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News & Notes

There has never been a better time to celebrate NY cider during Cider Week! Directly tied to New York’s agricultural cash crop of apples, cider in New York has seen an unprecedented growth explosion of over 450% in the past ten years and now has a $1.7 billion total economic impact to the NY state economy. With over 120 producers making over 5 million gallons of cider every year, New York continues to lead the country in its number of cider producers.

It’s that time of year again! Yes, breeding season. Every fall, the livestock team gears up to breed our cattle and sheep. While we have a ram to naturally service our ewes, this season we have decided to use artificial insemination to breed our cows. 

Artificial insemination (AI) is the process of breeding cattle using frozen semen. We decided to use AI as our primary breeding method this season because it gives us more flexibility and control over the herd’s genetic makeup. Through AI, we will be able to introduce increased genetic diversity into next season’s calf crop without having to keep multiple bulls on the farm.

For me, the fall equinox on a working farm is laden with the ebbs and flows of reflection, melancholy, envisioning and joy. It is a suspended moment of balance to revel in what the farm is and might be. Here, at Glynwood, my mind and body are very much fixed on the land itself and how the people, livestock and wildlife are entwined.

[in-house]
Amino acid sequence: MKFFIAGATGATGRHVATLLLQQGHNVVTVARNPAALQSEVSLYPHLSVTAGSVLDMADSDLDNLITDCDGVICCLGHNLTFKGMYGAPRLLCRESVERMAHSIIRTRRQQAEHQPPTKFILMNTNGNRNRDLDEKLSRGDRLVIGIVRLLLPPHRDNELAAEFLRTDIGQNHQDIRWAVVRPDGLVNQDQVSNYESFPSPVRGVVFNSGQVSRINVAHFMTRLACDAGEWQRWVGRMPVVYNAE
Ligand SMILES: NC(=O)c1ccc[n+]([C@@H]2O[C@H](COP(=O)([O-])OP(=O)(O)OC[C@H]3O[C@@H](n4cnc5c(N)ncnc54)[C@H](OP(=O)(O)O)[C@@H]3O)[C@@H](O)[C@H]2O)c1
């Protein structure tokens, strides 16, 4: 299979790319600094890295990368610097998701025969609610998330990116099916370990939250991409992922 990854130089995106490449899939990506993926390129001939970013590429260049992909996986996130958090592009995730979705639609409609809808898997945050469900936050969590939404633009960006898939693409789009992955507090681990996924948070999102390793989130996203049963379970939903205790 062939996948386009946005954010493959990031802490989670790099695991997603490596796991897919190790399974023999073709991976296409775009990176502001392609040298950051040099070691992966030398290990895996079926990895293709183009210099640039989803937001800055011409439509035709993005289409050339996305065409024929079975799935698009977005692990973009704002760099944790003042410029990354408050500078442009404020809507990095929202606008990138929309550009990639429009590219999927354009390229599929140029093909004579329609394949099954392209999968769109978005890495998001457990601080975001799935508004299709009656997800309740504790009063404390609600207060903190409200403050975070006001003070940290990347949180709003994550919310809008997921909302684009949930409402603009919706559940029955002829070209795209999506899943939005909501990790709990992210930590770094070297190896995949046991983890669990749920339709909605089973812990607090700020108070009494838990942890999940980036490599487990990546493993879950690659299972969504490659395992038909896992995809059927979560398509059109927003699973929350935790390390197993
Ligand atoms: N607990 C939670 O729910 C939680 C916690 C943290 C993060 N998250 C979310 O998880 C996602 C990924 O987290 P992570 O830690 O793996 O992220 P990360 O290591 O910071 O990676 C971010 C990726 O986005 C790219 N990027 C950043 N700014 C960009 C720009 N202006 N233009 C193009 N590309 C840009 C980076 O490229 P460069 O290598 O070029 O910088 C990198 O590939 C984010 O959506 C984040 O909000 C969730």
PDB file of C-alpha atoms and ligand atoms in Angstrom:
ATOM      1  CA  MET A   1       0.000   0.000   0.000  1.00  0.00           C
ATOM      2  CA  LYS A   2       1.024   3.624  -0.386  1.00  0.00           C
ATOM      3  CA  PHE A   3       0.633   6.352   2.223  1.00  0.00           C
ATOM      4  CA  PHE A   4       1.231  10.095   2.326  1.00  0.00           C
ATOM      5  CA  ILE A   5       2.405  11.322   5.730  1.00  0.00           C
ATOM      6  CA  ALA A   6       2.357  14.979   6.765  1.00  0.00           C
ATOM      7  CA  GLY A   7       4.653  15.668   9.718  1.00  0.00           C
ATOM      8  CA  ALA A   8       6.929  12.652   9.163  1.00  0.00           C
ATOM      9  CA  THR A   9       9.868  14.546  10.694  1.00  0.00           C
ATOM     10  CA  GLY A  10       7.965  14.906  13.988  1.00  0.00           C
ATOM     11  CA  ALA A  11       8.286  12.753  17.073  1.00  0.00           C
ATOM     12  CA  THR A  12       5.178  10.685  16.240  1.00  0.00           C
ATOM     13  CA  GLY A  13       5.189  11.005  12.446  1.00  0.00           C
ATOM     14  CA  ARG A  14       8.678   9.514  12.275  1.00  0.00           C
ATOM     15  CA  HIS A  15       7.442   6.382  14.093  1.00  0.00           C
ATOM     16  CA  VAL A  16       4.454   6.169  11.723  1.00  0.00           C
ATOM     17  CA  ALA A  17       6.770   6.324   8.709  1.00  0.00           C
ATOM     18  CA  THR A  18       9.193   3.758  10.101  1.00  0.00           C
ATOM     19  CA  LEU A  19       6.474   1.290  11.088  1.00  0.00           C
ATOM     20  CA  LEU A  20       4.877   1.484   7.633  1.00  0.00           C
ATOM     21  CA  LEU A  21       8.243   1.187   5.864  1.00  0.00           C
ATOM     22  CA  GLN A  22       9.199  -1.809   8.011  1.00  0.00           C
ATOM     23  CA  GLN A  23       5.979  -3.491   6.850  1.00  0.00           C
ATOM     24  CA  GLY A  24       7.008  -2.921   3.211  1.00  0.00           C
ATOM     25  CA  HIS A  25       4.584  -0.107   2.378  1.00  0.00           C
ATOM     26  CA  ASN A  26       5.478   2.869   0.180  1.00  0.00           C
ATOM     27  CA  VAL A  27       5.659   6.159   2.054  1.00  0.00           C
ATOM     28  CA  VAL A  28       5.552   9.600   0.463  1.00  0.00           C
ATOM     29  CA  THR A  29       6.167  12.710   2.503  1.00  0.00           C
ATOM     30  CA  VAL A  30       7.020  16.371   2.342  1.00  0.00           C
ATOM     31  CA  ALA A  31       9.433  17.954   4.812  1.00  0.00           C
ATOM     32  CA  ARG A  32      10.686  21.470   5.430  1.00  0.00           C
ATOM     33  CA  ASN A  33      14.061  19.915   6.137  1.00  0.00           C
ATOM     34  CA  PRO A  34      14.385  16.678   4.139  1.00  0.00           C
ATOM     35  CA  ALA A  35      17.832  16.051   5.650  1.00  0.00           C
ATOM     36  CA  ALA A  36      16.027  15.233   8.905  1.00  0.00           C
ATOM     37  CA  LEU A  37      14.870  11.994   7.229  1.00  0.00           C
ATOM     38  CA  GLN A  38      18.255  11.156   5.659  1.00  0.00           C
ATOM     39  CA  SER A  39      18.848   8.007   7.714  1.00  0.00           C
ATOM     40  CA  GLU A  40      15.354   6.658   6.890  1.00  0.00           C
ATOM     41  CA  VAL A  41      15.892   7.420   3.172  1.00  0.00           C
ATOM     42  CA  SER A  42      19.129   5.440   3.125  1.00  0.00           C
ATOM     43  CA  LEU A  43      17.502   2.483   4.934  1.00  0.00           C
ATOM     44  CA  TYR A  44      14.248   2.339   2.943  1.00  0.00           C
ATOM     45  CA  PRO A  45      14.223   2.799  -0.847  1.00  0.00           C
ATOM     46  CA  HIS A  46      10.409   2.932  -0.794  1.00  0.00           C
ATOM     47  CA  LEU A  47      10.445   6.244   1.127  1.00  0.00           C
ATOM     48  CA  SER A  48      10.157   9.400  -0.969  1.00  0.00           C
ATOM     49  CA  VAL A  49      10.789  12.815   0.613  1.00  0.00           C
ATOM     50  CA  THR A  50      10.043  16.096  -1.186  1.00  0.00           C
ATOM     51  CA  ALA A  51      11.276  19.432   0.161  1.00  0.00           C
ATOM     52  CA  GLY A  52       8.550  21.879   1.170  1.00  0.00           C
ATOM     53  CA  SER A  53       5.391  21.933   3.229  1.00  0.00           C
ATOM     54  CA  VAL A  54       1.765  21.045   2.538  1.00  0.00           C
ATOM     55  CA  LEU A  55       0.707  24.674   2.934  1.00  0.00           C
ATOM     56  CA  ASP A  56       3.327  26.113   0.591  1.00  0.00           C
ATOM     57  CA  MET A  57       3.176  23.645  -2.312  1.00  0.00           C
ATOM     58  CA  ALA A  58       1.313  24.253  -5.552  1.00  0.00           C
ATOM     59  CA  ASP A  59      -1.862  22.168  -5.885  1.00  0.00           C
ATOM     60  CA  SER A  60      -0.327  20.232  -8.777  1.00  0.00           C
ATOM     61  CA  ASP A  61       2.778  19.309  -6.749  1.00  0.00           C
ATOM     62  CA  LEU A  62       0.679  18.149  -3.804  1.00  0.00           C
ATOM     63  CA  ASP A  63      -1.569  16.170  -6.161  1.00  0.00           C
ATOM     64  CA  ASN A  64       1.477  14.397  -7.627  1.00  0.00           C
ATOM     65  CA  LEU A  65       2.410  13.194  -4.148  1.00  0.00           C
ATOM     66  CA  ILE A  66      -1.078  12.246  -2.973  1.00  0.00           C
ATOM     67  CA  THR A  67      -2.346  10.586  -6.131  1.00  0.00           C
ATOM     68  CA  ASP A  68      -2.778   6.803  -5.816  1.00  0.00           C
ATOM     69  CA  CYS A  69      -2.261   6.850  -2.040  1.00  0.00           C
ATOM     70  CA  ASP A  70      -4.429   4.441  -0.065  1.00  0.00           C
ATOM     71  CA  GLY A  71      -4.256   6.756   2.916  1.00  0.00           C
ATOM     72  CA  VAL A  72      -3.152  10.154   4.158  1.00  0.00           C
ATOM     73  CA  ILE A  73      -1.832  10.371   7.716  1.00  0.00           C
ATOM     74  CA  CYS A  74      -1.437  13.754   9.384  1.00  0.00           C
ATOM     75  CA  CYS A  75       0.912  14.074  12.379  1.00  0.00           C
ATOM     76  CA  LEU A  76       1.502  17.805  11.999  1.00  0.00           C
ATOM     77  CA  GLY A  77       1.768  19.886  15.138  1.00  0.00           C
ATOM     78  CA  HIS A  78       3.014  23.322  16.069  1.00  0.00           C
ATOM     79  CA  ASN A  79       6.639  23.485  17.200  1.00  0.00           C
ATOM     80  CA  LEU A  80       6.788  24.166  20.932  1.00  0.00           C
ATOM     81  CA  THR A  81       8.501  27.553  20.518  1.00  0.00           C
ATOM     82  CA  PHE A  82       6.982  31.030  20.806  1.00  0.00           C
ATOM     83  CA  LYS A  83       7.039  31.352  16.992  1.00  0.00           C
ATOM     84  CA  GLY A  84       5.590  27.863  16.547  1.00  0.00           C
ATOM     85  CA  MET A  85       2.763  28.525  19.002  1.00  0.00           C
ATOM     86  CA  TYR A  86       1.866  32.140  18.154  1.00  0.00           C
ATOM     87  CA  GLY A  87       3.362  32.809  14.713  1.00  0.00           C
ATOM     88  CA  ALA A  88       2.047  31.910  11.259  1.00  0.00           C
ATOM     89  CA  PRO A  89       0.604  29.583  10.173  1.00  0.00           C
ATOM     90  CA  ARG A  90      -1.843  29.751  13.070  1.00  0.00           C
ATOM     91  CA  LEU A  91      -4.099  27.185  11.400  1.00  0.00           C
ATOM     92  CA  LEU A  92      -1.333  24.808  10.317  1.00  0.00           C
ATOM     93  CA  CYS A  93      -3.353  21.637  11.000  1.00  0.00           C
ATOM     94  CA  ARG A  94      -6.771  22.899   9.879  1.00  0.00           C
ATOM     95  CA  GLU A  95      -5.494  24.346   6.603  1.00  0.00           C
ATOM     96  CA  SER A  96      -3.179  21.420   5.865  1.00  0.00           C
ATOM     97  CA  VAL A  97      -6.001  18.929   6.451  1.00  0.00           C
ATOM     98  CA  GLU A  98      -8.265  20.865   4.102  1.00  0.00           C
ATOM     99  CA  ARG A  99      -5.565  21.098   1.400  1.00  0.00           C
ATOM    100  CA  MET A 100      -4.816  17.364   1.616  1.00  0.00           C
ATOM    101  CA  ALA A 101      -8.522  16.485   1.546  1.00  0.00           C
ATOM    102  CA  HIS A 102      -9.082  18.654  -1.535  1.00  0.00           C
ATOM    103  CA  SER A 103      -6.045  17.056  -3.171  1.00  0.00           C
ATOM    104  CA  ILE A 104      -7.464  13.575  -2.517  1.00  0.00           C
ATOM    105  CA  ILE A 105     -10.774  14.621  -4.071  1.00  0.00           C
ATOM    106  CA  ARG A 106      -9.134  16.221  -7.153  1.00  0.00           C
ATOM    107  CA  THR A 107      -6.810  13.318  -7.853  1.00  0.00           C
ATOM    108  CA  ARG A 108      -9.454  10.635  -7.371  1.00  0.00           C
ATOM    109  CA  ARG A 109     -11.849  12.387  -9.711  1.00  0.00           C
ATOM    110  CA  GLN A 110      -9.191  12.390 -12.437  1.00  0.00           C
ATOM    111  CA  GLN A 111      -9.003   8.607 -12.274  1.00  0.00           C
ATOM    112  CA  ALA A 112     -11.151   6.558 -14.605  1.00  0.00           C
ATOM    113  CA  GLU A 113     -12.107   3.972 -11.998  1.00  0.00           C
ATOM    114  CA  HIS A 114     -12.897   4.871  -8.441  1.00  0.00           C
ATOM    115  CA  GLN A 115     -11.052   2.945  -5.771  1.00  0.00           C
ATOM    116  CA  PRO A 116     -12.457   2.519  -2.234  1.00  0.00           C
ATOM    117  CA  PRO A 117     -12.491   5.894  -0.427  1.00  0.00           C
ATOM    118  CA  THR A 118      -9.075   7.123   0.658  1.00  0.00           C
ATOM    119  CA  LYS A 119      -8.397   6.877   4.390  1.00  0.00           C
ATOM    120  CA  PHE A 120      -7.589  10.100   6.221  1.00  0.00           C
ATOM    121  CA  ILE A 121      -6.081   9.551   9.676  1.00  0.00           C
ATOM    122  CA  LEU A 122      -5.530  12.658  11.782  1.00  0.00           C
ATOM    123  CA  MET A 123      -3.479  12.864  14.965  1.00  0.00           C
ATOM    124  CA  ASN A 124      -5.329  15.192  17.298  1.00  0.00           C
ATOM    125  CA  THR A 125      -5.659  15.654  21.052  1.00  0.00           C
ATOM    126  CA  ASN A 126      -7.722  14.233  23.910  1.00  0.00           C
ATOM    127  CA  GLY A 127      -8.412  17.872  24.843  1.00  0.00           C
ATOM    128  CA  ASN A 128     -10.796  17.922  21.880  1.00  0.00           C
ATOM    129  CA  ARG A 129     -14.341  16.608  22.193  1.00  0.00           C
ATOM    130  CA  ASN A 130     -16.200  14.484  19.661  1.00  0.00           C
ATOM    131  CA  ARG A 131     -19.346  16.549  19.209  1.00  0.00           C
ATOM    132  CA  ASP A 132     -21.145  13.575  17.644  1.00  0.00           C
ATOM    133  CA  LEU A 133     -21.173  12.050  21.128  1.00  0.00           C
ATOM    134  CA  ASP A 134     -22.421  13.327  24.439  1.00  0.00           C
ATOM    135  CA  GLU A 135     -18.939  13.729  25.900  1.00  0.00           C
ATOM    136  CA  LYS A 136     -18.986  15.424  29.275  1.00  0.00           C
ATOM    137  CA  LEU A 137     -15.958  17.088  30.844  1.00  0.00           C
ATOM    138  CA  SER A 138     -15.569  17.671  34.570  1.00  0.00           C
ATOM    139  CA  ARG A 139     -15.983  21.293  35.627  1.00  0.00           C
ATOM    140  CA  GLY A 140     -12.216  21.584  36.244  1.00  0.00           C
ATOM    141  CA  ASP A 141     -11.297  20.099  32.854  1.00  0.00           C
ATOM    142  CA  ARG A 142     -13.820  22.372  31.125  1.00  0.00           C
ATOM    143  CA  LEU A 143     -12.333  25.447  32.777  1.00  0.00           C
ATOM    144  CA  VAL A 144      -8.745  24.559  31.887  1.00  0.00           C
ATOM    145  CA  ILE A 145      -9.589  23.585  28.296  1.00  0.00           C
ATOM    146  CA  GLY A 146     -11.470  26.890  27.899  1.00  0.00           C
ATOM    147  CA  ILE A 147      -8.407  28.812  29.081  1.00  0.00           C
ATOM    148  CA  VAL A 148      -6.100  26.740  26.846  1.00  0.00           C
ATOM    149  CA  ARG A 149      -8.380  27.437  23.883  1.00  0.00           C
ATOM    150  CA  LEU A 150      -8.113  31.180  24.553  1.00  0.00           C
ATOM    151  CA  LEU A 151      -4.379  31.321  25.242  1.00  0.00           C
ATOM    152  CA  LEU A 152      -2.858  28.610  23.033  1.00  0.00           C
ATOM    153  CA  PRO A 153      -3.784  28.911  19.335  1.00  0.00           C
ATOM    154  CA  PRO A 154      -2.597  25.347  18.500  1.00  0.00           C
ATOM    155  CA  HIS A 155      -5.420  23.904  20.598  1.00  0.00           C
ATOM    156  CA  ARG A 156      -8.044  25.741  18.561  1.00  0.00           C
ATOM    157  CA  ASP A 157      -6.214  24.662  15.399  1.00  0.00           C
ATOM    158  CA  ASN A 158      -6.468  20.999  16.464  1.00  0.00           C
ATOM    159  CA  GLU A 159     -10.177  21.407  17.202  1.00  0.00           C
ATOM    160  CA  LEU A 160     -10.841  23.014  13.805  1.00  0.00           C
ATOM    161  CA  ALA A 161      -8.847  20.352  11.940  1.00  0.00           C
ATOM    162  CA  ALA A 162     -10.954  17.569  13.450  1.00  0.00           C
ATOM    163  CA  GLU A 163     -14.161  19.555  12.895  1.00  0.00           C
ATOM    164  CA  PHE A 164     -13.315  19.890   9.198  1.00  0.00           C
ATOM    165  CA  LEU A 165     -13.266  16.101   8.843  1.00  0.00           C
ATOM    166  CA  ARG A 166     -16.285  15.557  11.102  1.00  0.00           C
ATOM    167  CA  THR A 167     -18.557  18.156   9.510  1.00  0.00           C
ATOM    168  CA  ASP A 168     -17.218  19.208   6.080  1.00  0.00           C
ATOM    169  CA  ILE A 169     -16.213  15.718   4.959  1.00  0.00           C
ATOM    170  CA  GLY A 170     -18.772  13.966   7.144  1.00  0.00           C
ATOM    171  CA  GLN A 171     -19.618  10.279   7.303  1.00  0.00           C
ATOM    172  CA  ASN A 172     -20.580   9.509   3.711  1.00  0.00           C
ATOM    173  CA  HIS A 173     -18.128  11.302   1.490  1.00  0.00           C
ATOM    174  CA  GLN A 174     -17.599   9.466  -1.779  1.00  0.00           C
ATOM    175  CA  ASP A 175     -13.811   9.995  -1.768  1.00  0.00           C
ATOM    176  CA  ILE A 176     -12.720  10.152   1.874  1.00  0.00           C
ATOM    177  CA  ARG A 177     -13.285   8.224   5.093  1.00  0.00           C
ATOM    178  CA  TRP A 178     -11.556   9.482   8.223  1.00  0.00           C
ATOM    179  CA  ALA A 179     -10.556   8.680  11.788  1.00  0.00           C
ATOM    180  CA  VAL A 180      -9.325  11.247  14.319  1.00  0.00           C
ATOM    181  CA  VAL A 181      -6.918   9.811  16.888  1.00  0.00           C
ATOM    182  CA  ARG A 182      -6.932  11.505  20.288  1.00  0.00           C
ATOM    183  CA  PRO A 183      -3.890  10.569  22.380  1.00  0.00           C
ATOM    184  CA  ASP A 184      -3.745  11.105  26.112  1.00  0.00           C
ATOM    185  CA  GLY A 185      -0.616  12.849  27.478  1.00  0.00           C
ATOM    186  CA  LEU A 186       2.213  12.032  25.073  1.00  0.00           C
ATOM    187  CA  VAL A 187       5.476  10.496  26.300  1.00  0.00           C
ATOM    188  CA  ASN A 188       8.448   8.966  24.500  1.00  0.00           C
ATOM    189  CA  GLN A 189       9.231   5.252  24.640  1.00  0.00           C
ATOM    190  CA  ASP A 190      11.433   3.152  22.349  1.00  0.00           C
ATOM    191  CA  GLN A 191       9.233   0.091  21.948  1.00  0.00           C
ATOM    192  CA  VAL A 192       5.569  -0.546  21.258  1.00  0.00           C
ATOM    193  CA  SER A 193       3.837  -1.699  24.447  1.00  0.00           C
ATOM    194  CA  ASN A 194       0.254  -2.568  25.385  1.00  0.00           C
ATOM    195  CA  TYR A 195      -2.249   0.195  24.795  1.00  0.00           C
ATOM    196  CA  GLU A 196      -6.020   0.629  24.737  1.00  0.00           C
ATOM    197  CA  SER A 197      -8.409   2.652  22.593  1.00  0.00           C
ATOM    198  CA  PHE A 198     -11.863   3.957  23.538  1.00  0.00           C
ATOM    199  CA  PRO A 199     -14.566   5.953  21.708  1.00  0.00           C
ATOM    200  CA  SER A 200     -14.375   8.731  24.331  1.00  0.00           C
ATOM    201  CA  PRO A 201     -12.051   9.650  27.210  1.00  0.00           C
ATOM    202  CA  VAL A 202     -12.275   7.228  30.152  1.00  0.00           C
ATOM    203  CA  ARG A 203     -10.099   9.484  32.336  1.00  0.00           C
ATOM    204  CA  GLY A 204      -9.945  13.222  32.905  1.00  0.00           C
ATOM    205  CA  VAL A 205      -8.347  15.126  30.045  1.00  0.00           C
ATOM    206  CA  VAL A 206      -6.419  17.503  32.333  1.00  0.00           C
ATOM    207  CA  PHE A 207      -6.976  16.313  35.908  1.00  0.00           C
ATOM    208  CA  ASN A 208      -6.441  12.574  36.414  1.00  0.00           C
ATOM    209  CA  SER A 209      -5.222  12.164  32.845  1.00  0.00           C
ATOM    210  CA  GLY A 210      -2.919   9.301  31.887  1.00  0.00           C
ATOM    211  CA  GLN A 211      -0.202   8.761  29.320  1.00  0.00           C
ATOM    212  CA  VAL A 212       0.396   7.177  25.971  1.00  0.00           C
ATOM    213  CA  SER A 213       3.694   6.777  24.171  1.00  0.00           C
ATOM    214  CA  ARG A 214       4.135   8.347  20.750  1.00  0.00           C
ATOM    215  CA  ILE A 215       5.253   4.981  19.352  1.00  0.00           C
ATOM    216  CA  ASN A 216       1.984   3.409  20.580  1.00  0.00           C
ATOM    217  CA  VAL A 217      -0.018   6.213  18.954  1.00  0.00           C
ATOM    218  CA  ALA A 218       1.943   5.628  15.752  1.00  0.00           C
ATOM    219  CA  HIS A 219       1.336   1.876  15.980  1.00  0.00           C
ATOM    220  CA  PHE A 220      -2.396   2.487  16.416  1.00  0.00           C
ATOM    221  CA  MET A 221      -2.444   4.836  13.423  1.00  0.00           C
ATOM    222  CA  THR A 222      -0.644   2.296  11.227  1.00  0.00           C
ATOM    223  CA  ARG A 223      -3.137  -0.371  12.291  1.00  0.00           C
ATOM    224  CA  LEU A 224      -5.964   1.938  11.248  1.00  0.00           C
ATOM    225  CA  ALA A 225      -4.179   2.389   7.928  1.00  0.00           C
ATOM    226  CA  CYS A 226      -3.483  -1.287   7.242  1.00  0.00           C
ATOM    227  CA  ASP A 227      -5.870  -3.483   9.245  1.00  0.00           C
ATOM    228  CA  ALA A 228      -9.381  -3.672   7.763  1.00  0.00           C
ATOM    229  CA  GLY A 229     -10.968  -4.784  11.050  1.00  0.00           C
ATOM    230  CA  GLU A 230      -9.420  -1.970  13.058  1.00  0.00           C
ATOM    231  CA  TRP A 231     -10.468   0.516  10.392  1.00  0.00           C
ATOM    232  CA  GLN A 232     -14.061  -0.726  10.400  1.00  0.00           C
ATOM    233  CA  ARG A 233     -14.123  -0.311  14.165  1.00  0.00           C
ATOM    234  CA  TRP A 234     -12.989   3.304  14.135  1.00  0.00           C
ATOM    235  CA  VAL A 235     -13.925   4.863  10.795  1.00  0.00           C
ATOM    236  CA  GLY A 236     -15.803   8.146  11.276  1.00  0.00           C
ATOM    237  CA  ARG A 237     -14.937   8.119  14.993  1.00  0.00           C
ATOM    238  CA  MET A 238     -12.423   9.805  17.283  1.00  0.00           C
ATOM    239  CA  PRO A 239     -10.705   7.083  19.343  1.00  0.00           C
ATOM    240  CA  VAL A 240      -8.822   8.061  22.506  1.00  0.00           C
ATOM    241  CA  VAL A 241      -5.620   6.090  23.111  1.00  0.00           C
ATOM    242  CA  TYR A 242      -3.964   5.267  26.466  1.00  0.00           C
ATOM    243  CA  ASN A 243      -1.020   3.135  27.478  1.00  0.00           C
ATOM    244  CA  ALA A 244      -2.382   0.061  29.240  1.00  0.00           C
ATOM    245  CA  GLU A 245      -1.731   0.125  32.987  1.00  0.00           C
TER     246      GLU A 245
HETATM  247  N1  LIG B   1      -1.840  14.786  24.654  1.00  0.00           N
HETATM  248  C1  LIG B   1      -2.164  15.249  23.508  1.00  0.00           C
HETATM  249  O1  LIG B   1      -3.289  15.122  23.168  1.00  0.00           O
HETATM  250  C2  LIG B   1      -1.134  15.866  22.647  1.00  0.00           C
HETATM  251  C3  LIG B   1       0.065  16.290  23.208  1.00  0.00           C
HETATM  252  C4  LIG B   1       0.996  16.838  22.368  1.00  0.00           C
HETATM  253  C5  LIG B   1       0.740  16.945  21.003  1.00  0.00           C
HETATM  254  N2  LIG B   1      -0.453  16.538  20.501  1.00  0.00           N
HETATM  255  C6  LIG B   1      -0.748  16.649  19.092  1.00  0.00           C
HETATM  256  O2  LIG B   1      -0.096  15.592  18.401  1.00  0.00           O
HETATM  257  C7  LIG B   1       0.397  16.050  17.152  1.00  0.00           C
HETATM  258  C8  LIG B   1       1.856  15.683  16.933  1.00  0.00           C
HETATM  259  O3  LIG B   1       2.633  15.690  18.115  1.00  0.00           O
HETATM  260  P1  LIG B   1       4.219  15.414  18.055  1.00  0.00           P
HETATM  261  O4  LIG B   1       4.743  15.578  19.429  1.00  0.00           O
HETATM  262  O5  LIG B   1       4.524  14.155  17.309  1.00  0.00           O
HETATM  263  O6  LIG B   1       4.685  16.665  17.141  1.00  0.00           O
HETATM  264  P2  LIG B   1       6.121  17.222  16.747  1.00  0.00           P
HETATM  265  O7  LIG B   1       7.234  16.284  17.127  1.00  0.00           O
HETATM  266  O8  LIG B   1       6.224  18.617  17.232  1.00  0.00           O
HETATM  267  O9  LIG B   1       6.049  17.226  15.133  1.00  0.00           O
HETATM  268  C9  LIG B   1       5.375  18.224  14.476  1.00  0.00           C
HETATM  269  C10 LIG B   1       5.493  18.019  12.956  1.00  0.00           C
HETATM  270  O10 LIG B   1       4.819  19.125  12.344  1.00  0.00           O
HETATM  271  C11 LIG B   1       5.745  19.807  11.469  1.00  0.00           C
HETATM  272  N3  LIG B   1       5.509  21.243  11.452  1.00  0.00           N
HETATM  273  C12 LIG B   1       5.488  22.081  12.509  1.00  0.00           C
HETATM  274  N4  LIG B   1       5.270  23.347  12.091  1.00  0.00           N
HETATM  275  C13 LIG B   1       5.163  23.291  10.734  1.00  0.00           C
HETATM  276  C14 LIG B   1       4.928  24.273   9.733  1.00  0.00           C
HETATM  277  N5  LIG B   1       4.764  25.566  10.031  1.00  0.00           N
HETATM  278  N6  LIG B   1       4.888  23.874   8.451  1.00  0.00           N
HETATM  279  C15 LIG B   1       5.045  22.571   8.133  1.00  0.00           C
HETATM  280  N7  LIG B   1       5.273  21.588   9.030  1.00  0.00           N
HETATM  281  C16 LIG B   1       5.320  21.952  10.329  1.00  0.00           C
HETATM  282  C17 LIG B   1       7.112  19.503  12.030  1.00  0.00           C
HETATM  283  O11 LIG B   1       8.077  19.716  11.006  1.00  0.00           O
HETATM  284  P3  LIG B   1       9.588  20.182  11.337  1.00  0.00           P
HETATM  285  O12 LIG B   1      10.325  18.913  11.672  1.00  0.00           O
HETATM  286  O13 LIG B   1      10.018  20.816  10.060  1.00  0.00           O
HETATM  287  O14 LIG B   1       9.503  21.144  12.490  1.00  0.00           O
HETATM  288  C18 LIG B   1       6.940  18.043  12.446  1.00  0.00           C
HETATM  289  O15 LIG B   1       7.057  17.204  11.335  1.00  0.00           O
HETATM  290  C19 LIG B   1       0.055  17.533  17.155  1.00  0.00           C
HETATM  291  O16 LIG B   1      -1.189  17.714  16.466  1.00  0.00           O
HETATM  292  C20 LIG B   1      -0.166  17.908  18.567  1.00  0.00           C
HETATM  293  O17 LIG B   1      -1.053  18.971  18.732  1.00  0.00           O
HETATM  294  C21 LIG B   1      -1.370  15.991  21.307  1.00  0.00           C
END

The summer provided far from “normal” weather patterns, though weather extremes are becoming more typical due to the climate crisis. Tropical systems Henri and Ida did not cause much damage on most of Glynwood’s farm, but they did disrupt the schedule of fieldwork for Middle Field. This pasture, more so than others at Glynwood, stays saturated long after rain events. The dominant soil type, Paxton, is classified as well-drained, but water does tend to perch on the densic substrata of this soil. Middle Field also has pockets of fairly severe compaction which we will address with keylining or master-keying across the farm in future seasons. Given the wet soil conditions at the end of August continuing into the first two weeks of September, it was only last week that I felt comfortable, still with trepidation, about putting the tractor and disk harrow on the field to terminate the warm season annual planting. My concern was that I would risk doing more damage than good by adding to the compaction issues. 

Though fall is here, the growing season is far from over! With the last tomatoes and the first of the winter storage crops coming in, this is the time of year when it’s easy to make every meal from fresh, local produce and it’s been great to see our community coming out to shop at the Glynwood Farm Store to pick up our produce, meat and other local goods to help them do exactly that. If you have not yet come to the Farm Store this season, please dostop by in the coming weeks as the last tomatoes, eggplant, peppers, winter squash, potatoes, onions, garlic and vibrant greens come in from the fields. 

This summer, we were lucky enough to exchange farm visits and apprentice learning opportunities with DIG Acres, a farm operation managed by fast casual restaurant chain DIG Inn and located at the Chester Ag Center. DIG Acres has long been a farmer training partner of ours; several of Glynwood’s Farm Business Incubator participants have simultaneously participated in DIG’s Incubator program (which includes farmland and shared equipment), and farm manager Larry Tse has been a Mid Hudson CRAFT organizer for several years. However, this was the first year in which we have coordinated a complementary apprentice exchange. We were delighted with the results.